New contract shouldn’t be in coach’s future (Ariel Alexovich column)

INDIANAPOLIS — As Minnesota benchwarmer Hannah Garry sunk a buzzer-beating layup to clinch a 21-point victory over Northwestern, Wildcats’ coach June Olkowski didn’t flinch.

Without changing her tight-lipped facial expression, she walked over to congratulate the Golden Gophers with her head down.

That’s about right.

Thursday night’s first-round loss knocked the Cats out of the Big Ten Tournament and capped their 8-20 (1-16 Big Ten) record and last-place conference finish.

Clearly, there’s no doubt NU had a dismal season — make that a dismal half-decade — but who’s to blame? The lack of talent on the roster? Or Olkowski, the woman making the calls?

Olkowski’s contract expired with the buzzer Thursday night, and if the coach is looking for a renewal, she shouldn’t find one.

When asked about her future at NU, Olkowski made it clear she would like to continue coaching the Cats, but was hesitant about her chances of a contract renewal.

“That’s not up to me right now,” a somber, yet dignified Olkowski said. “I love it here, and we’ll see what happens.”

As far as personality goes, Coach O. has never been anything but friendly, kind and polite toward this gal on the women’s hoops beat. Her players also commend Olkowski’s optimistic attitude, even in the darkest part of the season.

“I never once questioned her desire to win or her commitment to this team,” senior Michelle Zylstra said. “Our relationship is not perfect — not even close — but I have the greatest respect for her work ethic and knowledge for the game.”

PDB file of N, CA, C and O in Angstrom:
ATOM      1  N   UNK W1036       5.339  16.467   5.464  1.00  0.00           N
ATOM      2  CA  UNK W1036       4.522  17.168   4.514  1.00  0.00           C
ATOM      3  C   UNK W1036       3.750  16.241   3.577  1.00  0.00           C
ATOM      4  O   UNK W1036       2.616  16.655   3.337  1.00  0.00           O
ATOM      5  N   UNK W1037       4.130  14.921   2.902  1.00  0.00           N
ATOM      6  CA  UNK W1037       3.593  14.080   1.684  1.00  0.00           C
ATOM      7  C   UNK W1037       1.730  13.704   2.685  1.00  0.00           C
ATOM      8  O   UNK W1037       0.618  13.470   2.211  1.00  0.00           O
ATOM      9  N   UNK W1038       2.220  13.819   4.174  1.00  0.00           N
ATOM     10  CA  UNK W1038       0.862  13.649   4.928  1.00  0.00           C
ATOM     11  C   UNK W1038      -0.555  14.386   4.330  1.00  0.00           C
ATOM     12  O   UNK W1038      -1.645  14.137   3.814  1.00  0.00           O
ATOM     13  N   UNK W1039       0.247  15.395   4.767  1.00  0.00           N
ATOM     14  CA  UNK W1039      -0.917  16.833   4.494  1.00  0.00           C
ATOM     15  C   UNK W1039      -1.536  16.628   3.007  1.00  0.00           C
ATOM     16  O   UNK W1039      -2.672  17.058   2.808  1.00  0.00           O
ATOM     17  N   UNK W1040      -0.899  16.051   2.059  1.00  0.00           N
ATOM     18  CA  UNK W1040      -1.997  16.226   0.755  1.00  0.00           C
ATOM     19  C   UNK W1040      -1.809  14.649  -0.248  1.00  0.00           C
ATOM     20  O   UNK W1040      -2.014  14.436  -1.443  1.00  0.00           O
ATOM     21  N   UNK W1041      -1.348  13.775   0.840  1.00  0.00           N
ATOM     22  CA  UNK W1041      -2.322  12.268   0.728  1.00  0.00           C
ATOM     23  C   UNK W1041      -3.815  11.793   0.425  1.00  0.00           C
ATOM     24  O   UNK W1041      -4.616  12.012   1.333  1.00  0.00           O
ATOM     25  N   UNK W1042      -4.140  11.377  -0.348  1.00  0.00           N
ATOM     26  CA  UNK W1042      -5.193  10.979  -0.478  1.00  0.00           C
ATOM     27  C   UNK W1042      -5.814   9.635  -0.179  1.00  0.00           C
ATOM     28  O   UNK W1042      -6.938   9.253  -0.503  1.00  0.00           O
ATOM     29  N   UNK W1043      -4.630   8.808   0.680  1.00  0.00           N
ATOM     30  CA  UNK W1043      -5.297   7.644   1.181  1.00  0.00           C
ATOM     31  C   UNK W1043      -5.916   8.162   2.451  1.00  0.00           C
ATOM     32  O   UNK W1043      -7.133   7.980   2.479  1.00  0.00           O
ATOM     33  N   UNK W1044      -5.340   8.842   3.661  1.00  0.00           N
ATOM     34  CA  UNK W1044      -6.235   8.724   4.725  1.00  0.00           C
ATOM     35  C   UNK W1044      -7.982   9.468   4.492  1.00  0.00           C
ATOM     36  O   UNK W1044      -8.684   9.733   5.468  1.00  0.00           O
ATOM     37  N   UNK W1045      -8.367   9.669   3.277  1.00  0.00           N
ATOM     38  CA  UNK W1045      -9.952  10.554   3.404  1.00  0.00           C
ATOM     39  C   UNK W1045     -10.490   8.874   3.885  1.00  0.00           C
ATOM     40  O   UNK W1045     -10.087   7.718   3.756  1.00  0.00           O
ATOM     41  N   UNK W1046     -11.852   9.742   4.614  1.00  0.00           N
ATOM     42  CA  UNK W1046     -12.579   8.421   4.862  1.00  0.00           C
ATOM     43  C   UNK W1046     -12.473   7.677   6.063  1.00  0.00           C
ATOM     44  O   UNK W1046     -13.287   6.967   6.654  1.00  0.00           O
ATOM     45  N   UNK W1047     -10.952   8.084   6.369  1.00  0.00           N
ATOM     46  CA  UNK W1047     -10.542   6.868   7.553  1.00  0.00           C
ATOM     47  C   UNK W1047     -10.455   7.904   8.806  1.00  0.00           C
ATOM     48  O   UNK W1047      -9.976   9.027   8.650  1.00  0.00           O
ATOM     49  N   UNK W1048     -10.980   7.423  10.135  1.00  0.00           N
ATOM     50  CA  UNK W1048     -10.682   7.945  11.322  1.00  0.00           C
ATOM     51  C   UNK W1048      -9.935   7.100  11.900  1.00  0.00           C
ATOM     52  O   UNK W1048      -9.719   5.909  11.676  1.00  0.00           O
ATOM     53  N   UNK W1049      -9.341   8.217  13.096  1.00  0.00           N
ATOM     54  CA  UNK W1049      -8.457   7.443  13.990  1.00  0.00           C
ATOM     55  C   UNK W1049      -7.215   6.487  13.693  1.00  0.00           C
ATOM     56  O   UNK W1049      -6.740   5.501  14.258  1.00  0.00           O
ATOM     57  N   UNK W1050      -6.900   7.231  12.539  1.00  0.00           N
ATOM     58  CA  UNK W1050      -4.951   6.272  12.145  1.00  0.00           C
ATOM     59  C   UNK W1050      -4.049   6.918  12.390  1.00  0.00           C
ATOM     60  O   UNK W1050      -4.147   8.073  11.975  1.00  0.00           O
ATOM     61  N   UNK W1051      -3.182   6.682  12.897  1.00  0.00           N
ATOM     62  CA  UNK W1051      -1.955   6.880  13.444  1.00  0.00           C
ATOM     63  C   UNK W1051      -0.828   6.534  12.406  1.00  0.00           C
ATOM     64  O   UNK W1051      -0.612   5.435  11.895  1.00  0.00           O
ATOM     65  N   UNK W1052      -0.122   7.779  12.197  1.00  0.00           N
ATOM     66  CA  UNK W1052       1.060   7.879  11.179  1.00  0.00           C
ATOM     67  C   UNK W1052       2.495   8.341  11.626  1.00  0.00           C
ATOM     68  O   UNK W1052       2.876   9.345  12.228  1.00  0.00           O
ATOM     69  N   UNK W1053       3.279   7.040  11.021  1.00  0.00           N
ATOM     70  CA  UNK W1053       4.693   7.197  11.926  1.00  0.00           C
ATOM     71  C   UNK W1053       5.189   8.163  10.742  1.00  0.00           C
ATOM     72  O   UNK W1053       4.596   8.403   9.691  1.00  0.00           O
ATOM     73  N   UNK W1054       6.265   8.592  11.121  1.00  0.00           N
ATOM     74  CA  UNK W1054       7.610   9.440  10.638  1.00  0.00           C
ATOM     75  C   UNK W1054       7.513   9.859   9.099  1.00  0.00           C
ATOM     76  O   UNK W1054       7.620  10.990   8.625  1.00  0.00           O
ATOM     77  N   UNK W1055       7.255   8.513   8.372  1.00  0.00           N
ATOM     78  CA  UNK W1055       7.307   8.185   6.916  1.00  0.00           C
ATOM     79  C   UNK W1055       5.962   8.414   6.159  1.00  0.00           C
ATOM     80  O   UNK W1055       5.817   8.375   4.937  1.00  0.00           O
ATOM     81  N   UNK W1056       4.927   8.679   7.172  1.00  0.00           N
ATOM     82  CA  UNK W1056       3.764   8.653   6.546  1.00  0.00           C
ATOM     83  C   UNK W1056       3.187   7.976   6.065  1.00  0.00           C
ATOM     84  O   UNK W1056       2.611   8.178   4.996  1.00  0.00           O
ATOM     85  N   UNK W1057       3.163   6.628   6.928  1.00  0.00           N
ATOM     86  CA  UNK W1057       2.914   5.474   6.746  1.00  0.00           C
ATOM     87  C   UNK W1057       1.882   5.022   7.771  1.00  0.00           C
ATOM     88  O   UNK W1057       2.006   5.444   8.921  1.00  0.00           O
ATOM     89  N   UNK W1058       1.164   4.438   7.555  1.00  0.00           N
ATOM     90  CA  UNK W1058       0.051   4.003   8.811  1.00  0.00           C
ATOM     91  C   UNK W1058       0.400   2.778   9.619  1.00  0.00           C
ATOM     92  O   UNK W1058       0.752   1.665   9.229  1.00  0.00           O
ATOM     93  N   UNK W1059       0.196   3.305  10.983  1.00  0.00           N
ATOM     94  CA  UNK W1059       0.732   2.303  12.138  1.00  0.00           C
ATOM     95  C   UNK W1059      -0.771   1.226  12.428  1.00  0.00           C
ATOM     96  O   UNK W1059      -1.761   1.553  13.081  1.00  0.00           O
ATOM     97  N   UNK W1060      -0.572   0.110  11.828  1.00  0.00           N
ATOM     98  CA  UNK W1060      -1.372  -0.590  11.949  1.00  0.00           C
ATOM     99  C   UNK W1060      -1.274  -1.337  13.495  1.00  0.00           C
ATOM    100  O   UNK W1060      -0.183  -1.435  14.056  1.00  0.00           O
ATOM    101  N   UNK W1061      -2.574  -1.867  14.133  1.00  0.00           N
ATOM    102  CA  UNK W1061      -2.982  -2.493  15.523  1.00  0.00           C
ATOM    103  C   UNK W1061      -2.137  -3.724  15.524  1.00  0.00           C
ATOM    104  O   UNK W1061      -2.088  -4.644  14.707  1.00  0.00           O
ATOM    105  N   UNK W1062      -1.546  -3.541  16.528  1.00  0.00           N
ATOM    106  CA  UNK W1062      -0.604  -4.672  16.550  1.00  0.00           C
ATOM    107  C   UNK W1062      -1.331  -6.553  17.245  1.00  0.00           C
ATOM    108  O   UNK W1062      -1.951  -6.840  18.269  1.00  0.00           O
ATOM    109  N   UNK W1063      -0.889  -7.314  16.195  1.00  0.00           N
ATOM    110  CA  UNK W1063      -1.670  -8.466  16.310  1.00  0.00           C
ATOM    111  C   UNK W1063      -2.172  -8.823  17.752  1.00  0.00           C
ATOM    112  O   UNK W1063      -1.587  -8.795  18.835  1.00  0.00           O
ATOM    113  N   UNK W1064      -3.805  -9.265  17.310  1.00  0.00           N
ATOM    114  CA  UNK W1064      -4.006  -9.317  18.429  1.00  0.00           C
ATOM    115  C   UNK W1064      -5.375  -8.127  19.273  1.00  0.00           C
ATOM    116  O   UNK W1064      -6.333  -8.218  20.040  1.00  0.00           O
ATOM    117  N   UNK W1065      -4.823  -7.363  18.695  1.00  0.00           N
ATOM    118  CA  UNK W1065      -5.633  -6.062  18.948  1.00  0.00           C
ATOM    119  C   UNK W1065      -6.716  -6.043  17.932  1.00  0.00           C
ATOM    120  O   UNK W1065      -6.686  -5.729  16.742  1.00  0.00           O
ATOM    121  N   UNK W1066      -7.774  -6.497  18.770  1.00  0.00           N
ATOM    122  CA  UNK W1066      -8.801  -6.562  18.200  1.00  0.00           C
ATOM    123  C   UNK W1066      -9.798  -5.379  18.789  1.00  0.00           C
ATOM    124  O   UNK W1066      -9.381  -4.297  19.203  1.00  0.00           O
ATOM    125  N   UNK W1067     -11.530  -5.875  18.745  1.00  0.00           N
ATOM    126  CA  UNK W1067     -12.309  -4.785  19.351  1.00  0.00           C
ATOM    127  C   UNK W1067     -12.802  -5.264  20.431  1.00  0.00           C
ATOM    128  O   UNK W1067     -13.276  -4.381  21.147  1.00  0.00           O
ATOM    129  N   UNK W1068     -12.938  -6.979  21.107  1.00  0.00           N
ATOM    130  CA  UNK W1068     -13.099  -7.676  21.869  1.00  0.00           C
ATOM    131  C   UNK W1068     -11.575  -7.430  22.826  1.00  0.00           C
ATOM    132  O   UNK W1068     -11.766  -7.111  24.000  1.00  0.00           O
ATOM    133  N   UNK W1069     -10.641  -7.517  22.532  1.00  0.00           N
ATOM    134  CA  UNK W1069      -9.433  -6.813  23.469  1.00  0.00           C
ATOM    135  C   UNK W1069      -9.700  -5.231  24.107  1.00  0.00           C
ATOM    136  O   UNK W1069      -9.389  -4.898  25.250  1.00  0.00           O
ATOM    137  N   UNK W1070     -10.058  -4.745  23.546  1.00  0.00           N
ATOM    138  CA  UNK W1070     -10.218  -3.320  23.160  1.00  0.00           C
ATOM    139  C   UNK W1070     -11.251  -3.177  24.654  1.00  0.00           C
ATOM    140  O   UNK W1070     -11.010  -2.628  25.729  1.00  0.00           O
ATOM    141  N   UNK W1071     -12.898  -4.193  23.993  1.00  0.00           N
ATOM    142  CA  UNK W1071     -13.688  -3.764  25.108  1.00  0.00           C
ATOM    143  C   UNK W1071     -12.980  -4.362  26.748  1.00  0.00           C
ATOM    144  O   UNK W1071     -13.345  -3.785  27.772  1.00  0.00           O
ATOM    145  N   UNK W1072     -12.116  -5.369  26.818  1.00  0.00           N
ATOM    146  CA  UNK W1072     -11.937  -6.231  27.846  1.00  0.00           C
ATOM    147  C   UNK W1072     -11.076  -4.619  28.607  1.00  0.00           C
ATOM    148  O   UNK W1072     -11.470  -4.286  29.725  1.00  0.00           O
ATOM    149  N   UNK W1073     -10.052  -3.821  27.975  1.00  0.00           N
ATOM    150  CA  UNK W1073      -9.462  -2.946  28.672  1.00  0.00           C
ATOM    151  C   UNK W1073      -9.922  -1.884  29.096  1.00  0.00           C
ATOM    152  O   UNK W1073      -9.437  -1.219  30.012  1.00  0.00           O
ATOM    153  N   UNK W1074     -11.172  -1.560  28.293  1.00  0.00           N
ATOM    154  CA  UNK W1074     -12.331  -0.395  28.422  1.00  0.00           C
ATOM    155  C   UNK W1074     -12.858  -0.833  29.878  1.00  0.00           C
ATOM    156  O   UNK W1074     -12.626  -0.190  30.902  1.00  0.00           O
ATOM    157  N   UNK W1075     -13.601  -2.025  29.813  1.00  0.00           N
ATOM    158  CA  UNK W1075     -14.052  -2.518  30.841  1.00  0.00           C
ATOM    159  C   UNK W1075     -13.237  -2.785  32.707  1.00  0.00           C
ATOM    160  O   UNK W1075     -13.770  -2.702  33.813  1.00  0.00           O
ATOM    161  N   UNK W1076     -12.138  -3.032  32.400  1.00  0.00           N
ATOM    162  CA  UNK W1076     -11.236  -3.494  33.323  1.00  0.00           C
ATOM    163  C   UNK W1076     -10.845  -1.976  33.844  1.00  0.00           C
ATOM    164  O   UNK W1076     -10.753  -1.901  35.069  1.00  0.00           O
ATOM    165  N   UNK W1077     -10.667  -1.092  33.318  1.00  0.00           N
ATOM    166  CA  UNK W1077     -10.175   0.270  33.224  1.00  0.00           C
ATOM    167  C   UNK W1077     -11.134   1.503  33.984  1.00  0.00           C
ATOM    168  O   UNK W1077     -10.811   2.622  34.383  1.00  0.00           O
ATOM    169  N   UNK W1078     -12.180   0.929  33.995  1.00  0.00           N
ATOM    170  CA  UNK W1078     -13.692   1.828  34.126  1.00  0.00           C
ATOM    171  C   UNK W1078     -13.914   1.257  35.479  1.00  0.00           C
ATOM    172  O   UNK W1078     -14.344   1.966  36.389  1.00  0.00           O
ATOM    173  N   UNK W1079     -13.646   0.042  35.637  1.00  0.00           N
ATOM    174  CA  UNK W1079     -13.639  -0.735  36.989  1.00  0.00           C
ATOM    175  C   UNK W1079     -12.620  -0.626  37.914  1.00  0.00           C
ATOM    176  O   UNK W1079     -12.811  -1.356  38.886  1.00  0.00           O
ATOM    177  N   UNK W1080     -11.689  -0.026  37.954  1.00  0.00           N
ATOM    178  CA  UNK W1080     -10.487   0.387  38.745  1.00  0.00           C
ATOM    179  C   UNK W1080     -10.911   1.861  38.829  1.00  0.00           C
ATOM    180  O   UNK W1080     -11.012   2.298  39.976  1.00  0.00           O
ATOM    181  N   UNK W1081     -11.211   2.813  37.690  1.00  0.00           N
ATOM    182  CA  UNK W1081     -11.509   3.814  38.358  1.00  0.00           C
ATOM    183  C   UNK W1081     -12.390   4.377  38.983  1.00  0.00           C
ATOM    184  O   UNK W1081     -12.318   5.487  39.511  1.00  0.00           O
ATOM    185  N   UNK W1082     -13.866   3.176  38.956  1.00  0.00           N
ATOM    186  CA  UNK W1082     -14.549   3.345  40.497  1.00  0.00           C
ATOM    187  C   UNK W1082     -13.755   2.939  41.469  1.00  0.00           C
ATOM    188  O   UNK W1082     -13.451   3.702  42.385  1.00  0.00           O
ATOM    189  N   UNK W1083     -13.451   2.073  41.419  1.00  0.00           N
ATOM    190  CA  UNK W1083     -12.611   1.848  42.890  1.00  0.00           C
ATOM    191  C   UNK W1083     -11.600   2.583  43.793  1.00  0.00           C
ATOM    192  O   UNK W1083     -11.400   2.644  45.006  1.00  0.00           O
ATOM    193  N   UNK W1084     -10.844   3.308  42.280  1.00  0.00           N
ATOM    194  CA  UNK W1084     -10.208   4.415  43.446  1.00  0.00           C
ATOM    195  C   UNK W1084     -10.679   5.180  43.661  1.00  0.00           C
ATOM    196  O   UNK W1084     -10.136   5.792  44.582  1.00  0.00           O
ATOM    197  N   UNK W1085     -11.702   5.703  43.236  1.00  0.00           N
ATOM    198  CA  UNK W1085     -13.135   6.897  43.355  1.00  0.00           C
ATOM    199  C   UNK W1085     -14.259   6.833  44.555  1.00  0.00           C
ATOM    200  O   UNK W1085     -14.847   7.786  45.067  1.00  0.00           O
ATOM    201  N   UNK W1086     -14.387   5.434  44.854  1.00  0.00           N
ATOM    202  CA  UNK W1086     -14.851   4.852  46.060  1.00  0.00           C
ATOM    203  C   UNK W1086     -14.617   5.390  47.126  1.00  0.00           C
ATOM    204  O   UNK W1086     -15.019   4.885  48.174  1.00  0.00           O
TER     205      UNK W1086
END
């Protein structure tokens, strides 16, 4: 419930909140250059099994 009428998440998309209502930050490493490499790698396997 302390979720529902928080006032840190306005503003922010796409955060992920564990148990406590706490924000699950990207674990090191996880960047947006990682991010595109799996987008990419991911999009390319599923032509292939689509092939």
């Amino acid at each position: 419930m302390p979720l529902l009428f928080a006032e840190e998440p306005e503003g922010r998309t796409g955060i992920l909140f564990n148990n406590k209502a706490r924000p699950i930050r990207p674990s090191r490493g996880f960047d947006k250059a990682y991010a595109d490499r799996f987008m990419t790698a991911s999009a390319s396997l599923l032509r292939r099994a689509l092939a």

And if tenure were based on sophistication and a couture wardrobe, Olkowski would be worth more than any coach around.

But it’s not. A good coach is one who wins, and under Olkowski’s leadership, the Cats have won only seven Big Ten games in five years. The best conference standing the team has earned in her time at NU is a tie for 10th place.

What’s most puzzling about Olkowski’s failures in leading the Cats is her amazing success as a collegiate player. During her playing years at Rutgers, Olkowski helped the Scarlet Knights win the 1982 AIAW national championship.

But Zylstra, the only member of the Cats who has spent four years under Olkowski, said outstanding athletes don’t always make the best coaches.

“There’ an old saying, ‘The best coaches were the worst athletes,'” Zylstra said. “When you’re a top athlete, you expect so much from yourself, and if you had high-profile success in the past, it can be hard later when you’re a coach to back up and see the big picture — that not everyone is like you.”

Perhaps NU just isn’t the right fit for Coach O. After leading Butler to a first-place finish in the Horizon League, she hit a dead end when she came to NU.

In her defense, Olkowski inherited a bad team when she came to Evanston in 1999 — a ninth-place Big Ten squad with a 12-16 (5-11) record. But in five campaigns, she hasn’t even met those numbers.

As much as it breaks my heart to say it, in her time at NU, Coach O. hasn’t proved she belongs at the helm of a program in a major conference.